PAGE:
Realignment affects San Juan County
by Rhett Sifford
It will be an entirely new world for San Juan County high schools when activities begin again next fall. The Utah High School Activities Association (UHSAA) Board of Trustees adopted new region alignments for 2019-21 on Thursday, Dec. 6.
During the Activities Association’s review process two years ago, appeals staved off drastic changes for schools in San Juan County. But that wasn’t the case this time around.
The heaviest impact is to Monticello High School, which leaves 1A Region 19 for 2A Region 16 in all activities except football. In addition to MHS, the new Region 16 consists of Altamont, Duchesne, Gunnison Valley, Monticello, North Sevier, and North Summit.
1A football is a thing of the past beginning in 2019. It merges into a new 2A classification that collects 14 teams. The Buckaroos join Altamont, Duchesne, Gunnison, Layton Christian, North Summit, and Rich in a 2A North region that promises to be very competitive.
With 144 students, Monticello is tied with Altamont as the third-smallest school in the new 2A classification. Only American Prep in Draper, UT (143 students) and Freedom Prep in Provo, UT (130) are smaller.
MHS Principal Lewis Whitaker and Athletic Director Krieg Adair both said their main concern during the UHSAA review process was an increase in travel and time spent out of class for Monticello students.
It could have been worse than the final result, and both said they are grateful that the Activities Association respectfully considered their appeal before making a final decision.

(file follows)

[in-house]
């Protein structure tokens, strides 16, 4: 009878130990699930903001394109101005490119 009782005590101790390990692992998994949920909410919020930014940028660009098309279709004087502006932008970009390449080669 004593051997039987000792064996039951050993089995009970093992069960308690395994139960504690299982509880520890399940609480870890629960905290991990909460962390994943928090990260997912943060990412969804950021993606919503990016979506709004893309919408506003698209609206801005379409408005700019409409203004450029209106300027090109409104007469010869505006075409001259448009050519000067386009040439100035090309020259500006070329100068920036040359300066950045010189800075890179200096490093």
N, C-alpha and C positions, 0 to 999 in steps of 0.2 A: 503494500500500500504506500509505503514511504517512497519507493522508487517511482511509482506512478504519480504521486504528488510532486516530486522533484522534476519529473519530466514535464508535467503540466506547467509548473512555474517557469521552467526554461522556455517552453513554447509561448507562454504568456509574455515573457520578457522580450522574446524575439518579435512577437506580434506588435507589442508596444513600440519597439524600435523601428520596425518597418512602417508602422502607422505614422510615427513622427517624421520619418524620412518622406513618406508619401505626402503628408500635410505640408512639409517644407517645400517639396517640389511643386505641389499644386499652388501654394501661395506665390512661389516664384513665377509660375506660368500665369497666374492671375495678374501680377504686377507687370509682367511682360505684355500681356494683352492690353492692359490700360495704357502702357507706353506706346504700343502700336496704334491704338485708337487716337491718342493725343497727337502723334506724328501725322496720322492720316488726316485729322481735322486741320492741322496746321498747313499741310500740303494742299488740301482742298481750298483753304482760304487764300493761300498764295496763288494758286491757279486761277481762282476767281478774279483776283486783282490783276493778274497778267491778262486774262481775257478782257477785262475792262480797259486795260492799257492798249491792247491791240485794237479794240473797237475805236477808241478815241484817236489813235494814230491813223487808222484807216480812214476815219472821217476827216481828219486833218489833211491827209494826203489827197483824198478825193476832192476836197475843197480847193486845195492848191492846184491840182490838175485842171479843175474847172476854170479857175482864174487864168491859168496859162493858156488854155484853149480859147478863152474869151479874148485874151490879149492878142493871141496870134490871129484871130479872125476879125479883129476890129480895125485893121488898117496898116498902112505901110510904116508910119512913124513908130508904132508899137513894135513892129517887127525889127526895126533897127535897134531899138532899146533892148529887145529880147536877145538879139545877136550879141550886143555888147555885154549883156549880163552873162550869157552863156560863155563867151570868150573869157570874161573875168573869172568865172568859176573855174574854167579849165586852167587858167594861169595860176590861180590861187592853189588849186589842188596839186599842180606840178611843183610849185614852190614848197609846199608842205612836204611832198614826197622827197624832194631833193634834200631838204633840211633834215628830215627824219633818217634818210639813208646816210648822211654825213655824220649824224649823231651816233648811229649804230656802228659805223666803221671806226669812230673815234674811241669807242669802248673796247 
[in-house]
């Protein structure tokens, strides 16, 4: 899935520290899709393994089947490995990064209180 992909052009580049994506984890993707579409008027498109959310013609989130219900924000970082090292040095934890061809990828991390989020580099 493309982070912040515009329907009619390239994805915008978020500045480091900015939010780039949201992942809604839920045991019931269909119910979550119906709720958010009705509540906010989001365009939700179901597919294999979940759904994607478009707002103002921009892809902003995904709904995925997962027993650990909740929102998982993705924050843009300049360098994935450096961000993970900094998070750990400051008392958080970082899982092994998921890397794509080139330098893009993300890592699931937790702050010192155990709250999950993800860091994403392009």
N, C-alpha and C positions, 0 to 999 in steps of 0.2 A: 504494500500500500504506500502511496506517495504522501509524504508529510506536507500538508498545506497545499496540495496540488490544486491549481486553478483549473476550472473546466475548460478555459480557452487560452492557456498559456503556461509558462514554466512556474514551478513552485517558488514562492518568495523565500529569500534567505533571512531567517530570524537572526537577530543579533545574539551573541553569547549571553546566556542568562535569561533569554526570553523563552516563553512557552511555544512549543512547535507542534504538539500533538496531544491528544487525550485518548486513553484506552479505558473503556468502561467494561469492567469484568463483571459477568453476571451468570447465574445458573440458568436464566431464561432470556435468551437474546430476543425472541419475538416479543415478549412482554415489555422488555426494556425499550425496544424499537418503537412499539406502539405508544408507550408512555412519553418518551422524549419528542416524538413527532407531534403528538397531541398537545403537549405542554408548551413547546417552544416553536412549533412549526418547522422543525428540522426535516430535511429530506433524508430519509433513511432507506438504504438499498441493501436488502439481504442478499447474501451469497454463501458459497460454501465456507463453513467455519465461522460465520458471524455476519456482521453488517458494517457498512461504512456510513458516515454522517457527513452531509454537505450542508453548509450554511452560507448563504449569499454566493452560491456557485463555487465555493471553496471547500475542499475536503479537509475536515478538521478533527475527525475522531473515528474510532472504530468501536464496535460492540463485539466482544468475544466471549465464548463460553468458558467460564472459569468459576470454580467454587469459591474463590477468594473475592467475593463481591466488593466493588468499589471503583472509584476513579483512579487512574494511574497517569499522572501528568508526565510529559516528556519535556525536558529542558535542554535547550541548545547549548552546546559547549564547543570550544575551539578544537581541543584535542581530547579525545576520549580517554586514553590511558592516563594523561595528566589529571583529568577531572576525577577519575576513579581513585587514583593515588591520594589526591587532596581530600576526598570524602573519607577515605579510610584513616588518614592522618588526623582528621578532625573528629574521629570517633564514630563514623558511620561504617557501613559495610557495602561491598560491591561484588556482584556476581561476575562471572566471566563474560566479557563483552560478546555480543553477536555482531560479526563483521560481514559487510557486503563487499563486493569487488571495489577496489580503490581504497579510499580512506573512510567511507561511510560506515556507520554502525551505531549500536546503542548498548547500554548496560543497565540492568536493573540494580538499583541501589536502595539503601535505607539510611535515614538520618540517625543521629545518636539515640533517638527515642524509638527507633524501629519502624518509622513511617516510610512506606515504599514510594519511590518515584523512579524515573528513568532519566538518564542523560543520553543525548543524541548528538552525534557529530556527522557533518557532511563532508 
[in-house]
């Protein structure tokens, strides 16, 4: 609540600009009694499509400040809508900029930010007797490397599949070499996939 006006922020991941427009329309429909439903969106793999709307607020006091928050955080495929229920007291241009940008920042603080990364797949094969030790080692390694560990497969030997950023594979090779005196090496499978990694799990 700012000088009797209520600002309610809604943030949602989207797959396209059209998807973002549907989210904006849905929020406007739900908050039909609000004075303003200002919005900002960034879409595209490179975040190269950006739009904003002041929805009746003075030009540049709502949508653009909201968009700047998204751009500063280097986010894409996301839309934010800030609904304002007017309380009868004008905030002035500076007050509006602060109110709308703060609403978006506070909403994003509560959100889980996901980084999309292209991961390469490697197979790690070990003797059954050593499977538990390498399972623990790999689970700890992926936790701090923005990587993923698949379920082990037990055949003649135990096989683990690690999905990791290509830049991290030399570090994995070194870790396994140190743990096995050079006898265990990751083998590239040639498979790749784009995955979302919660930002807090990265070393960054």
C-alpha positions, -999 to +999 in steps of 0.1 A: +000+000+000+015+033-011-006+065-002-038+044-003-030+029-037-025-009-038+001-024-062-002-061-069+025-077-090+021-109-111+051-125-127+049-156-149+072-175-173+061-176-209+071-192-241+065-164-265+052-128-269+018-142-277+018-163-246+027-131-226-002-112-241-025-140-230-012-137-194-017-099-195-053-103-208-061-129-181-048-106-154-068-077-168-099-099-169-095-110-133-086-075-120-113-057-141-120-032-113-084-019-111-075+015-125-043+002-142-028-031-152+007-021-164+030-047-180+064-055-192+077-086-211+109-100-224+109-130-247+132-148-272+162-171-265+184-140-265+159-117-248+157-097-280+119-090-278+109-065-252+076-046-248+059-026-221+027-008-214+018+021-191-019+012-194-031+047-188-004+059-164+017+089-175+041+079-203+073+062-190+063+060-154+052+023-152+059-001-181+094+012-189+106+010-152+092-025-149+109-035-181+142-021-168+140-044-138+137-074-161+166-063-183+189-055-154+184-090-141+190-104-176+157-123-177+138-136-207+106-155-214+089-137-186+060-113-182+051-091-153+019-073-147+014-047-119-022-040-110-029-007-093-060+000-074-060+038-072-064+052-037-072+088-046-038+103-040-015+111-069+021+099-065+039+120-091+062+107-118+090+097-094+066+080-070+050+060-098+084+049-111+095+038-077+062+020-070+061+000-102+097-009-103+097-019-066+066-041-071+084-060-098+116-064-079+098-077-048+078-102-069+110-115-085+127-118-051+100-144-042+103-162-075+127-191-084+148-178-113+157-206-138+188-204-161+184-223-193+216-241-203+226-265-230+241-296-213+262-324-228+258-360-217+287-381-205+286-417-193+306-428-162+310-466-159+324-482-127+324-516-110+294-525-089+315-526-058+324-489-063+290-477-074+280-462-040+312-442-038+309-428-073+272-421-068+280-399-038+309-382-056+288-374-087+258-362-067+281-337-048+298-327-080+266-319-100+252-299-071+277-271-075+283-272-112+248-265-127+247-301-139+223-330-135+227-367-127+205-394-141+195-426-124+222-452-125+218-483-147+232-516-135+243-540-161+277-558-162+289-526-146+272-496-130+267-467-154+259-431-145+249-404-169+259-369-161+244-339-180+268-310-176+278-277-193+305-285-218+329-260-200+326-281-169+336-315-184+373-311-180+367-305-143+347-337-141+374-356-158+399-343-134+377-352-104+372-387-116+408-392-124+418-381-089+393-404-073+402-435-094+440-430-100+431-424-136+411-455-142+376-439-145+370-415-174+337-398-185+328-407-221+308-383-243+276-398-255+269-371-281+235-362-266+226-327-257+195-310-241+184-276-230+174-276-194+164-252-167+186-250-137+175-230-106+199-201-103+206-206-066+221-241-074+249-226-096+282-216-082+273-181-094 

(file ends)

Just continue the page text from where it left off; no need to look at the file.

Monticello appeared in Region 18 in the Activity Association’s first realignment proposal, which would have increased the school’s round-trip travel distance from 1,298 miles per year to 3,112 miles. In the final alignment adopted on Dec. 6 Monticello’s round-trip distance per year is 2,424 miles.
Adair said, “All in all it’s about the best we could’ve hoped for in 2A.” He said he’s excited that the new regions “will be competitive and will push athletes to work a little harder.” On the downside, he said, “there will be a lot more travel and MHS students will have to be diligent to stay on top of their schoolwork.”
A bonus in the new region alignment is increased continuity across all activities. Adair pointed out, “We’ve kind of been managing three different regions [with football, baseball, and other activities]. Now all the regions will basically be the same.”
Adair said he has fond memories of competing in 2A when he attended Monticello High School. He said moving into a new region is going to be a challenge and something to learn and grow from.
“I think the only thing we can do is remain positive and go to work,” he explained. “Our kids are going to be successful because they’re hard workers, they’re coachable, and they want to succeed. I’m excited to see what they’re going to do with this challenge and, as athletic director, my plan is to be positive and lead by example.”
The realignment impact for San Juan High School is less severe than what MHS will experience starting next year. The Broncos already participate in 3A for all activities except football and Region 15 remains largely intact under a new designation.
San Juan, Emery, Grand, Richfield, and South Sevier all join Carbon in 3A Region 12, while Manti and North Sevier move to Region 14.